and tried to build something with order and discipline.

now, compare mandelas attitude with the average 'fsu' angry
cop hating 'lets break stuff' kid on the streets of america. a mind poisoned with
15+ years of gi joe, transformers, gobots, schwarzennegger movies, reaganism,
a 'kill or be killed' american mentality, ruthless competition
as a core moral value, law of the jungle, violent movies,
violent video games, violence as entertainment, violence
as heroic, violence as sexy, etc etc etc etc etc .

that happened in south africa too. mandela told the
whites that if they didnt make a deal the kids would
be so enraged they would openly rebel (ie there would
be a civil war, as many thought). but that is the point
mandela was there to make the deal because he had
negotiating skills and understood many things besides

what do we have, where is our mandela? we dont have one
just angry kids who hate police. they dont understand
a damn thing about violence, it is sad. for them
it is a game, a joke, a creative outlet for their anger.
this is exactly the type of violence where innocents
are most likely to get killed. even the MK with its
supposedly moral goals wound up killing lots of civilians,
such as in a pub bombing when many civilians were killed.
for these american kids, they dont really understand
the bigger picture of how things can change, or why,
or what is needed (not that i do), and have not even
bothered to think much about change or how it will happen,
or even how their violence will fit into this.
their view of violence is a way to have fun and express
themselves and be naughty and get an adrenaline rush and
make themselves feel good ... when in fact they are
accomplishing nothing but undirected bashing of
whatever is on hand, not caring who gets hurt or what
effect it has outside of their own personal feelings.
for logic they have rudimentary 3000BC 'vengeance' or 'eye for eye'
ideas that civilized people threw out hundreds of years ago.

forgot to say 29.Oct.2002 01:05

axle grease

violence is an elitist weapon. 99% of 'the people'
abhor violence. they only condone it when 'absolutely necessary'.
according to killology.com in WWII soldiers literally
would not fire their weapons b/c of natural antiviolence
instinacts. how many? EIGHTY PERCENT. thats how many.
that is why the pentagon has spent millions, billions?
of dollars to 1. train soldiers to become more accepting
of violence 2. wage massive propaganda campaigns about
how violence is absolutely necessary 3. wage propganda
campaigns about how violence is being limited as much
as possible to military targets. 4. wage propagnada
campaigns depicting violence in a positive light, linking
it to freedom, democracy, home town values, etc. you can see this
in the gulf war quite easily with all the press censorship.
you can see it in the laundrymat in the non-yuppie part
of town where 'money for college' posters are all over
the cork board. you can see it in high schools, in recruiting
centers, etc etc etc.

But you might also notice that the pentagon is spending
these huge sums of money not on weapons or guns (although it does)
but on what amounts to basically non-violent action.
The pentagon is using massive nonviolent action, ie media
campaigns, propaganda, and so forth, in order to push its viewpoint.
That is because the Pentagon knows what Mandela knew,
and what Hitler probably knew too:
the real struggle is not on a battlefield, it is in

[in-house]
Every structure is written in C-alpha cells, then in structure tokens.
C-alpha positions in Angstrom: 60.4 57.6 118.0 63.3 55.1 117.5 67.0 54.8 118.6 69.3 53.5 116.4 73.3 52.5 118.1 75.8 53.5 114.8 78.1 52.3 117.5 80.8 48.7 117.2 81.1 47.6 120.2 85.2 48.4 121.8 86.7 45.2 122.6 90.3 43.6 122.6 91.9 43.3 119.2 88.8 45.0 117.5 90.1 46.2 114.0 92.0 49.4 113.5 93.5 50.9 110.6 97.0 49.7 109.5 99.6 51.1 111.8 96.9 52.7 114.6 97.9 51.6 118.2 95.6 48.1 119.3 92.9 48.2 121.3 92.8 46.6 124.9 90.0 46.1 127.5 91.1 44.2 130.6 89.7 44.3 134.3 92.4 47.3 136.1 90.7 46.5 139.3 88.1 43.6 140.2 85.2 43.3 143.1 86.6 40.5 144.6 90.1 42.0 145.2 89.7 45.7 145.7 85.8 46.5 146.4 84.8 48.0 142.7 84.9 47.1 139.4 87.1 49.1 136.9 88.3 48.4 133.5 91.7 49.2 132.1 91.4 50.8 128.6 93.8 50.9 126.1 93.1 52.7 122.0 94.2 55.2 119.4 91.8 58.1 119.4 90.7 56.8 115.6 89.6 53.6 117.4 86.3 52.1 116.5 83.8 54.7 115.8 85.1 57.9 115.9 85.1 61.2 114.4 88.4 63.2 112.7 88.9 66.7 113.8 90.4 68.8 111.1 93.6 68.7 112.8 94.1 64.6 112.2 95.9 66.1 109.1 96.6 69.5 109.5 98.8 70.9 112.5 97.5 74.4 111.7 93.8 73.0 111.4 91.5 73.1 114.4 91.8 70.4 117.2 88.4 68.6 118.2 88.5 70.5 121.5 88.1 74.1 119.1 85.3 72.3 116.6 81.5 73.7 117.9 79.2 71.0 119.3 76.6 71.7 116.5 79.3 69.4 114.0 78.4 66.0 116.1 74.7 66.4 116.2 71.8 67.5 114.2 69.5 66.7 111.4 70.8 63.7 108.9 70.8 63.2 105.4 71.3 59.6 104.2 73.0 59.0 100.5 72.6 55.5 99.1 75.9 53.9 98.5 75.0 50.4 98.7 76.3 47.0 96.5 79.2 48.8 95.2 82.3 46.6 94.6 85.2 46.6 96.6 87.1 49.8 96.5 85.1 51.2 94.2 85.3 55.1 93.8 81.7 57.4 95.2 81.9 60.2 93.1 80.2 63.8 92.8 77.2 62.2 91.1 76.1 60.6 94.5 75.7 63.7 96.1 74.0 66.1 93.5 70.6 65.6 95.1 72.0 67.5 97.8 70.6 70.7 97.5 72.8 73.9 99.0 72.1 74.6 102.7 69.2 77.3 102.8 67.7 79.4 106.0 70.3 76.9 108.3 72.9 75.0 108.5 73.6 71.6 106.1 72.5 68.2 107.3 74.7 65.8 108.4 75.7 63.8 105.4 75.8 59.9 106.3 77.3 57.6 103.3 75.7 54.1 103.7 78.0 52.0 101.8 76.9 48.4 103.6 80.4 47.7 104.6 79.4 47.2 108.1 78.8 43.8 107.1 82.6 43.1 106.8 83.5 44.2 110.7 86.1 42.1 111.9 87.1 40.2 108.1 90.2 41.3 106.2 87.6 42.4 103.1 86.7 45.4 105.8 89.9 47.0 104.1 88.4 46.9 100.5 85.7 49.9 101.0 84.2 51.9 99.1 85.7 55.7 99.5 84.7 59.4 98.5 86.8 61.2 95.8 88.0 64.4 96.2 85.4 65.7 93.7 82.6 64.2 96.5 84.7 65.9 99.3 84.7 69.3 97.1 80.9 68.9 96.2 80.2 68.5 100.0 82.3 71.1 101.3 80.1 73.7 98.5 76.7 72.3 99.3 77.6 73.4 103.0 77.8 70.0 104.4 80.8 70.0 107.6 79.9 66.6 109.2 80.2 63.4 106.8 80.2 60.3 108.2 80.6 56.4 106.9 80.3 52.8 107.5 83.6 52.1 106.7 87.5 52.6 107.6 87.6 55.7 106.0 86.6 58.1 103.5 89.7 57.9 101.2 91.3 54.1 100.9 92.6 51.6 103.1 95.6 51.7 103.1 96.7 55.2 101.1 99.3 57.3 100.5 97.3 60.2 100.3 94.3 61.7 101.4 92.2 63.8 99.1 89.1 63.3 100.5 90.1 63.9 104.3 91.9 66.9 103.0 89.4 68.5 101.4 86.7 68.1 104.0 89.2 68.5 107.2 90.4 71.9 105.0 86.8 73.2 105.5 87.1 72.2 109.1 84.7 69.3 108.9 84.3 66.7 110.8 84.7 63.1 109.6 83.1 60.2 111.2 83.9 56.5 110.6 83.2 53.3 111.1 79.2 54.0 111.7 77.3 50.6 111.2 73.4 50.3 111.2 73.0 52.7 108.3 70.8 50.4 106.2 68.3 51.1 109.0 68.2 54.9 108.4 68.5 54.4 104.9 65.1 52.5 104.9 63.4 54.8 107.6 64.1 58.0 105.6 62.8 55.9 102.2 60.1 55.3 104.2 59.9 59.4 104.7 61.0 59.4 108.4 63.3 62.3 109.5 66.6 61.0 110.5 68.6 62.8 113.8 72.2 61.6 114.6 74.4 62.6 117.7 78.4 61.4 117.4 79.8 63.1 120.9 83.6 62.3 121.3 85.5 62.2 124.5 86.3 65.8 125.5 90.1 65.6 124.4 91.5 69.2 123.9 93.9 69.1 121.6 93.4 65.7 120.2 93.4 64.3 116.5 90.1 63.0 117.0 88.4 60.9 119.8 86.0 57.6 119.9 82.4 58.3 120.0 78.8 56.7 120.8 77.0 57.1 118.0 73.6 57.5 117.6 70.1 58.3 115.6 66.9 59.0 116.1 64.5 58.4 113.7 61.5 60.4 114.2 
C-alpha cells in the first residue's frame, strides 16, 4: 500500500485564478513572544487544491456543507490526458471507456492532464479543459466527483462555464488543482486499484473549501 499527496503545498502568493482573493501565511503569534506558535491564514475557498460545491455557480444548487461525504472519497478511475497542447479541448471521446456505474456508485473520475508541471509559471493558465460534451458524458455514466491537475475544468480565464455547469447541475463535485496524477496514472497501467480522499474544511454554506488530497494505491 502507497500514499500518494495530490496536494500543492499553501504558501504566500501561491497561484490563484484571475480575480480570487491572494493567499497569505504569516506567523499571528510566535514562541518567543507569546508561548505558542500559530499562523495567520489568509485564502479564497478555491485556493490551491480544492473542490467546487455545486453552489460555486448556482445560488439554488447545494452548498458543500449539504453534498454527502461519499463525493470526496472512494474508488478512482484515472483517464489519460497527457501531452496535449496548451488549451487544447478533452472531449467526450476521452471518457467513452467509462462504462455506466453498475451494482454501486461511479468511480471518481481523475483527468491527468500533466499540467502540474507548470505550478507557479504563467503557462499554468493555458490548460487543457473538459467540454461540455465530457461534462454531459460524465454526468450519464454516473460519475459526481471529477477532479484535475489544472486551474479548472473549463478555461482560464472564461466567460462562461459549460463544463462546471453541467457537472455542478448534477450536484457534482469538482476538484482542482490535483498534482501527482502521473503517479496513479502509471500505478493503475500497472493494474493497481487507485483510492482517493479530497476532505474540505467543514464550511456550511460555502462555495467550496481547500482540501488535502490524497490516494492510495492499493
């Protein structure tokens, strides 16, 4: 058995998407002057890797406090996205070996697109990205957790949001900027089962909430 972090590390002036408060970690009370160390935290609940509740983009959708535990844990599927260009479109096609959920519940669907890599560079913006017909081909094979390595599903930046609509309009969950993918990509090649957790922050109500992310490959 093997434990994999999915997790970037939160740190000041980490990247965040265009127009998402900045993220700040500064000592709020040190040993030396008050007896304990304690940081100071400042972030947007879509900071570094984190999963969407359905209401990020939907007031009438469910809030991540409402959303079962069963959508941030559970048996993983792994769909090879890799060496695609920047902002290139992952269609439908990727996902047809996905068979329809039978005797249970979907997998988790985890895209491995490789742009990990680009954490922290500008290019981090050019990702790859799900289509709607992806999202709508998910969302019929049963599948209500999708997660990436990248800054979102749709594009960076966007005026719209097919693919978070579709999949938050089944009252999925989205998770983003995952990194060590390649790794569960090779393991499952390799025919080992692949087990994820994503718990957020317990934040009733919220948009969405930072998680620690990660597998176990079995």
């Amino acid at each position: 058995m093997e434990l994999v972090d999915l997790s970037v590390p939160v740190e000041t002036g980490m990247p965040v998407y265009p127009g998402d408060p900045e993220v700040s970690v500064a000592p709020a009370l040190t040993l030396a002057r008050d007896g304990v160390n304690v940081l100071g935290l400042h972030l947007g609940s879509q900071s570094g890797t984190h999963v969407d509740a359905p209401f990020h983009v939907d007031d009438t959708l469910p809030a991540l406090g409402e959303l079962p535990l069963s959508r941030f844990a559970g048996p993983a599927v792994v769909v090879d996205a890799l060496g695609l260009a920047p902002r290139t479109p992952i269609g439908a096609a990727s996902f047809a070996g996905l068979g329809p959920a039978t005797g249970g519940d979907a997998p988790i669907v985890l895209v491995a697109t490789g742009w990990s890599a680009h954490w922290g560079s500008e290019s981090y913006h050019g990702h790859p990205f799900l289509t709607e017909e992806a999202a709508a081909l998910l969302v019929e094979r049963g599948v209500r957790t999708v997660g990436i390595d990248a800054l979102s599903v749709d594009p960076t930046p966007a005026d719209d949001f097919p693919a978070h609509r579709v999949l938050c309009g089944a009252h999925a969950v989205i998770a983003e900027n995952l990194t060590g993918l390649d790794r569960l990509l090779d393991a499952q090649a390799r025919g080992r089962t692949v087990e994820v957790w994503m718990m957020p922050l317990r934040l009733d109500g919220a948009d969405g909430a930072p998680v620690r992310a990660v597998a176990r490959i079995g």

the hearts and minds of the great majority of people.
You must absolutely win the confidence and hopefullness
of average people in any conflict of any type. All they
want is to live their lives, survive, and have
hope that they are choosing the winning side in any
insane conflicts that pop up. This is what every
government has to fight against, it has to convince them
that IT is going to win, but of cousre it cant,
so most governments force people into combat (the draft,
conscription, whatever), and thus they win the
hearts of the average person, for the average person
feels that to oppose the war is the same as opposing
their loved one/friend/neighbor/whoever that got
forced into fighting for the government. But even this
needs to be explained and propagandized extensively,
with army funding movies about 'how its not all that
bad at the front' with comedians and USO shows and so
forth being shown to people back home. Also extensive
contact is provided between soldiers and home, as well
as the all-important medal, or decoration for survival,
or the also important regal burial ceremonies. All
of this amounts to basically a propaganda campaign
waged on the people, to get them to join the government
in their hearts and minds.

Thus non violent tactics are actually an extremely
important part of warfare itself, even the most
imperialistic bloody conflicts, such as the US
commits from time to time, could not move an inch
without this huge propaganda network brainwashing
the populace into supporting war. But that
actually is good for anti-war people, because it means
all they have to do to fight against war is to
have a better propaganda machine, to win the hearts
and minds of the populace that war is unnecessary,
to make people think that warfare leads to losing,
always, that there are alternatives to war,
and that those alternatives are not crazy liberal
bullcrap, but that they actually mean somehting
and actually work as well as violence seems to.
For people continually say 'well we have to use violence
there is no other choice. we hate war but we have no choice'
These people are not stupid, they just dont have
faith in peace, they just have been attacked
so many times by the pentagon propaganda machine
that they come to beleive all the stuff it keeps
telling them about the wonderful world of violence
and warfare and how much freedom and democracy it
has spread. That is why they go to their factory
jobs in the defense plants, building widgets and